June 2012 – Don’t Push the Process

In my March 2012 blog, I shared with you that on February 4, I fell and broke my foot, my right one at that! I was lucky I did not need surgery, but because of where and how it broke, I had to wear a cast/boot for 12 weeks! The first 4 weeks I stayed in bed due to the bruises and pain I had on my left side and my knee, hip, arm and shoulder. My first thought was… I’m never going to make it. There is no way I will stay put for that long a time! Who would cook, clean, shop and run the HSF! Besides, my husband Tony has not been feeling well, so I had this enormous guilt of putting extra pressure on him.

Fast forward to today. The past three months have turned out to be one of the best times of my life! I found a new meaning in the word rest, recuperate, renew, and re-evaluate!

I slept 14 hours a day the first two weeks and even had midday naps! After feeling guilty and resisting, I just went with it and eventually enjoyed the process. I know for a fact that it is when one sleeps that the greatest healing takes place!

It is no secret that rest, especially sleep, is just as critical as eating, drinking and breathing! So how much sleep should you get? It all depends of your body’s individual needs. For some of us, 5 to 6 hours are enough; for others, 7 to 8 hours are a must. I will say that if you’re working strenuously, doing long hours and depriving yourself of at least 7 hours a night, it will eventually catch up with you — and your hypoglycemia symptoms will take longer and be harder to control.

Whether from a broken bone, injury, surgery, illness or even a “broken heart,” one needs time to recuperate. Unfortunately, it doesn’t happen overnight. It requires, in many instances, intervention (usually medical), patience, acceptance and any healing alternatives you wish to add such as meditation, prayer, walks in the park, listening to music, reading an uplifting, inspirational book. I personally love watching old I Love Lucy and The Golden Girls reruns. For me laughter is the best medicine!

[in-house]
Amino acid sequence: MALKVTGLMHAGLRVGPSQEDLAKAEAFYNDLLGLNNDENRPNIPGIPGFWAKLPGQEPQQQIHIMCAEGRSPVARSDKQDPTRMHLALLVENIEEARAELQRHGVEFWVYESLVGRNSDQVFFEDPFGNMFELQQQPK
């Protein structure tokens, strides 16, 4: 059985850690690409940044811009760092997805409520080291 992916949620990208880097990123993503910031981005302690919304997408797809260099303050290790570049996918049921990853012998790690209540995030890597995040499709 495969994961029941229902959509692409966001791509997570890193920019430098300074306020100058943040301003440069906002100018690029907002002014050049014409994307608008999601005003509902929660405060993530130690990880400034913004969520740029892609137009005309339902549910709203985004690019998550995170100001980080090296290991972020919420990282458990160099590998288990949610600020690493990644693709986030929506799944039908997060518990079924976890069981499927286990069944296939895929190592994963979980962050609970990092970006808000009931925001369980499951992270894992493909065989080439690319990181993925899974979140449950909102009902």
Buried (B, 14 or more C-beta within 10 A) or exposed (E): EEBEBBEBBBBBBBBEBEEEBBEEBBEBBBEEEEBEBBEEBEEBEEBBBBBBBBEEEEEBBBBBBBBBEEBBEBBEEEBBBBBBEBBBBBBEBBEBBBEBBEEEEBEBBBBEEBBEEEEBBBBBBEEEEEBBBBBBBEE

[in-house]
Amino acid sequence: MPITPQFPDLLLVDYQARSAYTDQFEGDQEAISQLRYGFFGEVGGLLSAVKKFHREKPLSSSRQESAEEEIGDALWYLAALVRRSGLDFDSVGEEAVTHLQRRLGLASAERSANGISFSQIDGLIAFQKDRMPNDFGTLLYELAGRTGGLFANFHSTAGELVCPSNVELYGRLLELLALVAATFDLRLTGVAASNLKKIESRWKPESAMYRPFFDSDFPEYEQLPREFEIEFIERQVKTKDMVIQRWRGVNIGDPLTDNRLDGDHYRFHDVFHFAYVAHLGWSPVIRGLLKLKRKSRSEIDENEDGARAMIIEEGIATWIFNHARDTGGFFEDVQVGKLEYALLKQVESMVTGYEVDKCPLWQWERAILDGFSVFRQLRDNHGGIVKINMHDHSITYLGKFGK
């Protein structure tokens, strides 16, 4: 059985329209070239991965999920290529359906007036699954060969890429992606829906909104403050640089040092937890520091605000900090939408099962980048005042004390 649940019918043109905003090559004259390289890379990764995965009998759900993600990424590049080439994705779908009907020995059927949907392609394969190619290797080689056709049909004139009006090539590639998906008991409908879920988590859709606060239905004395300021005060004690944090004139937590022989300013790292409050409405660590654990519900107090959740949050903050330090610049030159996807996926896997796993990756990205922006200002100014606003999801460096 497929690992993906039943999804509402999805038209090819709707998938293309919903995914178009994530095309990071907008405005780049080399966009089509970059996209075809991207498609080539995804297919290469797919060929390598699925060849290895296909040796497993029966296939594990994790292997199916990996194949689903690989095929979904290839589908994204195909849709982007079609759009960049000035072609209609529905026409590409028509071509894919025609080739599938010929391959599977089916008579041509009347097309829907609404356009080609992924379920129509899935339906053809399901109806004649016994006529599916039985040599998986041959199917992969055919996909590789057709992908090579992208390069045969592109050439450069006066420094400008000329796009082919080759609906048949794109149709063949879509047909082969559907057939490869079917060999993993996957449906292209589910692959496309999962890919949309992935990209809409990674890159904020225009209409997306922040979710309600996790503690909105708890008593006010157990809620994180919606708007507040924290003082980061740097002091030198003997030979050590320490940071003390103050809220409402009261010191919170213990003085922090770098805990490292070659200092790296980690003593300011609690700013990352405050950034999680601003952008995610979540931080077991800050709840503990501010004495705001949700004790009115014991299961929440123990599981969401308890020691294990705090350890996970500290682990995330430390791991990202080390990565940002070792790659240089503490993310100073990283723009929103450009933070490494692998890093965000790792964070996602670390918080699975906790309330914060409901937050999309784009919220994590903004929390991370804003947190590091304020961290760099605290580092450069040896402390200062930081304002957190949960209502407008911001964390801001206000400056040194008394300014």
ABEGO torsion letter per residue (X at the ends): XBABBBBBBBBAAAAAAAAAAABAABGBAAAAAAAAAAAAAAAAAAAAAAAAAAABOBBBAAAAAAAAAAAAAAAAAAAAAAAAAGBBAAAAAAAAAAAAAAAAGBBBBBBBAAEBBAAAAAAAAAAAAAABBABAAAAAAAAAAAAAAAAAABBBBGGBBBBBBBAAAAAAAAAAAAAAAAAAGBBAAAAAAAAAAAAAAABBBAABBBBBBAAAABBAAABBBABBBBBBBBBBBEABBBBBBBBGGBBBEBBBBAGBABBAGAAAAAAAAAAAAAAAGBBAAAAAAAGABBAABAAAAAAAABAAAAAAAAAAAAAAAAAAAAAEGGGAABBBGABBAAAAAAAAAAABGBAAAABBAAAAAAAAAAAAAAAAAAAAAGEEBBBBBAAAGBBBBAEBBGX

Renew your dreams and don’t give up on them! Keep a journal, write them down, share them with the positive people in your life so they, too, can support and encourage you to forge ahead.

Re-evaluate where you’ve been and where you’re going and, most importantly, where you are today. Are you happy? If not, maybe it’s time to change course, change priorities, and alter your strategy. If you can’t do it alone, reach out for help to family, friends, priest, rabbi, and support groups. The list is endless!

And look to heroes. Mine is my husband! His strength inspires me, his love sustains me! While I sometimes complain about what I can and cannot eat to control my hypoglycemia symptoms, I witness on a daily basis what he has to do to control his. He takes insulin for his diabetes, medication for his high blood pressure and chemotherapy for a very rare form of leukemia. The complications from it all can be difficult and depressing, but he never complains!

So you see the past three months were not only a healing time for me, but for him as well. Together we faced our fears, counted our blessings, cherished memories, planned for the future, and shifted priorities. We turned tears into laughter, sadness to joy and despair into hope.

And along the way I learned….

You don’t have to change the sheets twice a week.

It’s okay if the dishes pile up in the sink…they will get washed sooner or later.

You can have canned soup and a sandwich for dinner.

You can use toilet paper if you run out of tissues.

You can spend the whole day in bed watching TV…doing absolutely nothing else.

And finally…don’t push the process.

Healing will come…with time, persistence, patience and love!

Here’s to your health,




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